A guide to art in NYC, with families in mind.

Sunday, May 22, 2011

goARCHkids: Bite that Apple

A rainy afternoon, you need to do a bit of shopping anyway, kids are bickering, hit an Apple store. Architecturally, they are impressive with their 100 foot ceilings or however high they are. Back in the day, the serfs and peasants did not know how to read, so the architecture needed to appeal to their senses. They would walk into a medieval cathedral and their eyes would travel up and around. Wow, they would think, these ceilings are so high, this space is so magnificent, surely only God could provide us with architecture like this, architecture that defies reason because it is so big and awe-inspiring. So walking into the Apple store on 14th Street or the one on Broadway and 67th is a bit like that. Wow, you think. Then your children make a beeline for ALL THOSE IPADS! A wealth of ipads! Surely this largess, this beauty, can only come from one place. Apple it is! An architect friend of mine used to work on the Apple stores. He said the cost of the materials, importing them from god only knows where, all that gorgeous stone and stainless steel, was astronomical - just like a medieval cathedral. One big difference though is that the Apple stores, all designed by Bohlin Cywinski Jackson, are child friendly. Not all the patrons are, but that extraneous space, the round little pouf seats, and especially those magical glass spiral staircases are an irresistible draw for the kids. Hand holding might be required depending on the age of the kid. Another difference worth noting is that while the glorious medieval architecture relied on appearing mysterious, the Apple stores celebrate construction. You can see the beautiful bolts in the glass holding things together. My kids actually ask to go to our local Apple store and I can get done whatever I need to efficiently and without being distracted, a rare thing indeed.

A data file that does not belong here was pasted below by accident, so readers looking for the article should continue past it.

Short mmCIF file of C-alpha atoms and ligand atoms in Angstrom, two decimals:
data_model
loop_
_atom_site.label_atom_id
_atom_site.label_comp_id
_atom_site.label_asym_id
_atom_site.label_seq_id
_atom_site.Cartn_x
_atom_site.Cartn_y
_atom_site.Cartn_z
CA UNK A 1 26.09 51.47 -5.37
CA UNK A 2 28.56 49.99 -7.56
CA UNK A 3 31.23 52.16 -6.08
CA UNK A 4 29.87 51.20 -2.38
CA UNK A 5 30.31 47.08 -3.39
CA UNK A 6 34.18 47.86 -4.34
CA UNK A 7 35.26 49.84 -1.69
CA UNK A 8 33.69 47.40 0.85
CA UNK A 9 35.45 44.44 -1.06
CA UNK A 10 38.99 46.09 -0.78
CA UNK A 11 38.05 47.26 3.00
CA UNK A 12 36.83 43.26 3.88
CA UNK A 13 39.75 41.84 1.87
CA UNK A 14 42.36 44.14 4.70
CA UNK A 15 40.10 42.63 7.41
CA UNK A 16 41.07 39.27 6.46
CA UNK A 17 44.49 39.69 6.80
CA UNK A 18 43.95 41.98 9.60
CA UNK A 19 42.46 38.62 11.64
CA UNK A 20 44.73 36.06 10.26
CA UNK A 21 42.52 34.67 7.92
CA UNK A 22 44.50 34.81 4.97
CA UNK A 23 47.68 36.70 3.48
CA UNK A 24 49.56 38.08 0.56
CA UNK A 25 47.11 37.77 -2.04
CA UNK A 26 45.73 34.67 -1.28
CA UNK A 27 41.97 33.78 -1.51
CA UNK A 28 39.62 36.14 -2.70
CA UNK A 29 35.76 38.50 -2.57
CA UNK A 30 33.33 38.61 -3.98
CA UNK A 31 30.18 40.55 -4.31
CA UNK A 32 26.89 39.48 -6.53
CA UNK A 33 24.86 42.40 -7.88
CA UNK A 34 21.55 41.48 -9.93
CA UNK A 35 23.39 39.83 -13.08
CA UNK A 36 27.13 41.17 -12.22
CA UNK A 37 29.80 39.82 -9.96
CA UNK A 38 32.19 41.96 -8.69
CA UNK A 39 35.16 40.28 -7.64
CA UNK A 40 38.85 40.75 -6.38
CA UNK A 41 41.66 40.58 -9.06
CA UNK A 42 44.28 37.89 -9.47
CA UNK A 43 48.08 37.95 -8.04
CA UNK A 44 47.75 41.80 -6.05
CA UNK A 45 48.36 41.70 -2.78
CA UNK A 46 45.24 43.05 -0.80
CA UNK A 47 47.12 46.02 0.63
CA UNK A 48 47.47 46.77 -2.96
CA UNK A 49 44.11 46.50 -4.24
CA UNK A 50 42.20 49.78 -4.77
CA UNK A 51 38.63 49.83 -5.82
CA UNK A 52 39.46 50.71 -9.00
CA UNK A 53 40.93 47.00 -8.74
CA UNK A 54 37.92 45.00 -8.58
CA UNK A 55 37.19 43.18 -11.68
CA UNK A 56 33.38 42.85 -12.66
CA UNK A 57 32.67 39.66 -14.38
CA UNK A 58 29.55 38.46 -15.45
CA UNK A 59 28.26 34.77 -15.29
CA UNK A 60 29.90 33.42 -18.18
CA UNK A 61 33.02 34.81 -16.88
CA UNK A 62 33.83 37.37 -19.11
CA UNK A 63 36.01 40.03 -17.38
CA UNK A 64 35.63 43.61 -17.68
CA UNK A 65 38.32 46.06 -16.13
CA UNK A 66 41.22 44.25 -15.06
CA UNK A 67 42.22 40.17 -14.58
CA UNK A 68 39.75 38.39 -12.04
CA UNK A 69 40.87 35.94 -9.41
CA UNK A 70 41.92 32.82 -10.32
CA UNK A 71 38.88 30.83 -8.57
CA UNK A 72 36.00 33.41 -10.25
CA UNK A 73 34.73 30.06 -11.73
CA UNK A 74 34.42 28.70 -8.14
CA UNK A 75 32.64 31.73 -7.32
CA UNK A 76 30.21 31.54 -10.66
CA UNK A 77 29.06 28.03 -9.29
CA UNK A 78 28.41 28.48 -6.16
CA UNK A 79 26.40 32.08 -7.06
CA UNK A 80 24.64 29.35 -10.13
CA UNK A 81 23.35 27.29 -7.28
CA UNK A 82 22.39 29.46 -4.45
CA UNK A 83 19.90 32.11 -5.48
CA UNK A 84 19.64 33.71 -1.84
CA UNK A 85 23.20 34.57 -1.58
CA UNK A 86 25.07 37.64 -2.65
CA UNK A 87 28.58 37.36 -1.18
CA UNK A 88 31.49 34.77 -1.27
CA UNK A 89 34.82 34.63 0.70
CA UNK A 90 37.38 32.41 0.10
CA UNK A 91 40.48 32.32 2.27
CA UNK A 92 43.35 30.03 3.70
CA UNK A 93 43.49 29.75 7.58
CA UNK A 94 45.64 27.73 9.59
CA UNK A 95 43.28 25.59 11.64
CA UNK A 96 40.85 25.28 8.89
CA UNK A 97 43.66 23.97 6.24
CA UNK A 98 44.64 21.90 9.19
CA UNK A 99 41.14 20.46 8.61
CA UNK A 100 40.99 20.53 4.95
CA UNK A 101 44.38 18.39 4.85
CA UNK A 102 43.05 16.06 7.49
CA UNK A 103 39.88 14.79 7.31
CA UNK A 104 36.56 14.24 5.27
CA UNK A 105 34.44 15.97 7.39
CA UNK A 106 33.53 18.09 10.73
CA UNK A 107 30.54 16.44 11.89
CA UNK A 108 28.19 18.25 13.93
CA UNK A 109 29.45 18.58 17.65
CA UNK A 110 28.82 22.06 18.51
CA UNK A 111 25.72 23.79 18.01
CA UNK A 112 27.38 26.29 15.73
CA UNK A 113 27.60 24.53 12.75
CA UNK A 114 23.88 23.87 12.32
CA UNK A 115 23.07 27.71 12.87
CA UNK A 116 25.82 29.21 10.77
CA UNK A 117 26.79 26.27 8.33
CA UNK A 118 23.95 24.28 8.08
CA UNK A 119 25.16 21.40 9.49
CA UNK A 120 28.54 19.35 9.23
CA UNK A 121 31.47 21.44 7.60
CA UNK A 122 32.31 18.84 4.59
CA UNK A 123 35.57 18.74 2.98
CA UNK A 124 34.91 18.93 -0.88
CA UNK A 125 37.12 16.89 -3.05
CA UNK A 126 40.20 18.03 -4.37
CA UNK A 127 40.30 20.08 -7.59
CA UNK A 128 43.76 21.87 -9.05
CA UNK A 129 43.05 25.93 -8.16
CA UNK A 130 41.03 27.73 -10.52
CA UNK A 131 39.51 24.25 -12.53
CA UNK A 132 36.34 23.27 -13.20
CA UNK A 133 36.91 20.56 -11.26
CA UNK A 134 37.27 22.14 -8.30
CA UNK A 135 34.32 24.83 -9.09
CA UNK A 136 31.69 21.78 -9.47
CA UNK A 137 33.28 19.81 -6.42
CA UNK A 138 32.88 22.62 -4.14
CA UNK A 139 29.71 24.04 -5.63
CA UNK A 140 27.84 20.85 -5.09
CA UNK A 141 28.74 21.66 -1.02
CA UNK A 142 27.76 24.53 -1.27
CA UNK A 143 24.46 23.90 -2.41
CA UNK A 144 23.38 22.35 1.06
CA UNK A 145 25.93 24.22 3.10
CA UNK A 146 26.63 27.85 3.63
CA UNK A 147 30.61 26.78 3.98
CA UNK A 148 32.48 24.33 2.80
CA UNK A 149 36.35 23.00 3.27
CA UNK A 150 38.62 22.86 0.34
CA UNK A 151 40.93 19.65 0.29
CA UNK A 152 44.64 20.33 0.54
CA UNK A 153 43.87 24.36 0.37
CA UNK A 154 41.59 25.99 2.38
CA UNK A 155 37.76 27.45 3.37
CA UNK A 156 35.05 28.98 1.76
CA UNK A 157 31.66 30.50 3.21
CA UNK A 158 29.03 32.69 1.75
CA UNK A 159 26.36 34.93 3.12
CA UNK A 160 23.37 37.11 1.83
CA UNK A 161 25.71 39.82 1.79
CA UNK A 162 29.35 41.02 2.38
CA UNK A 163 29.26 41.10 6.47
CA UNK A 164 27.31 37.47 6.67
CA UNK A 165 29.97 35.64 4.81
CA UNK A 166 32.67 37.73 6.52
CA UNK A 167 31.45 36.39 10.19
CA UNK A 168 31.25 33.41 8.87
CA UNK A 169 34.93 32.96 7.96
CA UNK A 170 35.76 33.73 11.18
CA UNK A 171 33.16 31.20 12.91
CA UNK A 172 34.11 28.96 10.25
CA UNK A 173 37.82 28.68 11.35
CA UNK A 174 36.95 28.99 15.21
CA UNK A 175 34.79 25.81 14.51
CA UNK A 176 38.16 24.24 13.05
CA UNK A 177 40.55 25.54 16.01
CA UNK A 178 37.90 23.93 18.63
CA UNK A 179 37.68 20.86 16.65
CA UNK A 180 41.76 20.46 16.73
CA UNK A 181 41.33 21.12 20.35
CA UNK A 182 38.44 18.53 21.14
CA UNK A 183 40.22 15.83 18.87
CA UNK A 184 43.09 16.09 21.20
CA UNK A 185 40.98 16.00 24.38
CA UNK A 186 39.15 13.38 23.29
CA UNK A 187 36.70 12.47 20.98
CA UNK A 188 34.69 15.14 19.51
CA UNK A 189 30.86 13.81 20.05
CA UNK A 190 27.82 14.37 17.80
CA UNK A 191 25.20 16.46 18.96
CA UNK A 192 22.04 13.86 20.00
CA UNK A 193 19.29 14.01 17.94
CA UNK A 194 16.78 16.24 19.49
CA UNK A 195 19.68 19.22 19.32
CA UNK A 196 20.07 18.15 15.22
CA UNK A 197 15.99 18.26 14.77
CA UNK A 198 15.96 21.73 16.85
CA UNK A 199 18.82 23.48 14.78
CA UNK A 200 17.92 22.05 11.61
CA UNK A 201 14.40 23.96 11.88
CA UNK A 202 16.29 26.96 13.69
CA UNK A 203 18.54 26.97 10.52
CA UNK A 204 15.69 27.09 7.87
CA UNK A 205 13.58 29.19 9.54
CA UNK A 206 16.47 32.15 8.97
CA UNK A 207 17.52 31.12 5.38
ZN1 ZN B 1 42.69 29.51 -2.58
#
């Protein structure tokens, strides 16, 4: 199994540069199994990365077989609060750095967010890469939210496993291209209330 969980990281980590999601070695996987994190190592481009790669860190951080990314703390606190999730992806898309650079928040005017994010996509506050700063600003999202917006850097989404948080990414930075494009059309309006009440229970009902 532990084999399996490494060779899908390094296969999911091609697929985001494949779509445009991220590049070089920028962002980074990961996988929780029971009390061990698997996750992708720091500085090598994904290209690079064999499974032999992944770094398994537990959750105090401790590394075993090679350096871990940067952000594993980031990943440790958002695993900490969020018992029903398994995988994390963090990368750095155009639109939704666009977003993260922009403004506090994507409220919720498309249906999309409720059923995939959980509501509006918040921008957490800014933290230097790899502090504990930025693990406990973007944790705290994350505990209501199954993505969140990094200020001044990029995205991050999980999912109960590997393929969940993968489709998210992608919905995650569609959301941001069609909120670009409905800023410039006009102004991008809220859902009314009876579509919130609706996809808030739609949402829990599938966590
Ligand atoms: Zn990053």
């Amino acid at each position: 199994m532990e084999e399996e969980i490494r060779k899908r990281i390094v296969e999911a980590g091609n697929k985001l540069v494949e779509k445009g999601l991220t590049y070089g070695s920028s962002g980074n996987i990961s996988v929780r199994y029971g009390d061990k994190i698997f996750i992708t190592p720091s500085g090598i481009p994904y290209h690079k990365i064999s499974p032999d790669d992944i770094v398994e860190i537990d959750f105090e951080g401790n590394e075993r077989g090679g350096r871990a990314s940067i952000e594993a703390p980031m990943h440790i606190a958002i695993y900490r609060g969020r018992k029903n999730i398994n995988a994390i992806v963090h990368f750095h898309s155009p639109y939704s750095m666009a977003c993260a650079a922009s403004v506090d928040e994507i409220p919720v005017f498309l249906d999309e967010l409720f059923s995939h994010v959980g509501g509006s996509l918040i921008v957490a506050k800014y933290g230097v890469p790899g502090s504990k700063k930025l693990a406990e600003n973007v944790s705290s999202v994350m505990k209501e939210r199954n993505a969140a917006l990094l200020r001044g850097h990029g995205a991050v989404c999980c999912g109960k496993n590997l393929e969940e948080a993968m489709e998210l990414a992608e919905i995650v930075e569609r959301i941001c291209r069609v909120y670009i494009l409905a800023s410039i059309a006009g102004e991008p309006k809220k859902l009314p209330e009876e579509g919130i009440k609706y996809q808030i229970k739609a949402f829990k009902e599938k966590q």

- Rudie Hurwitz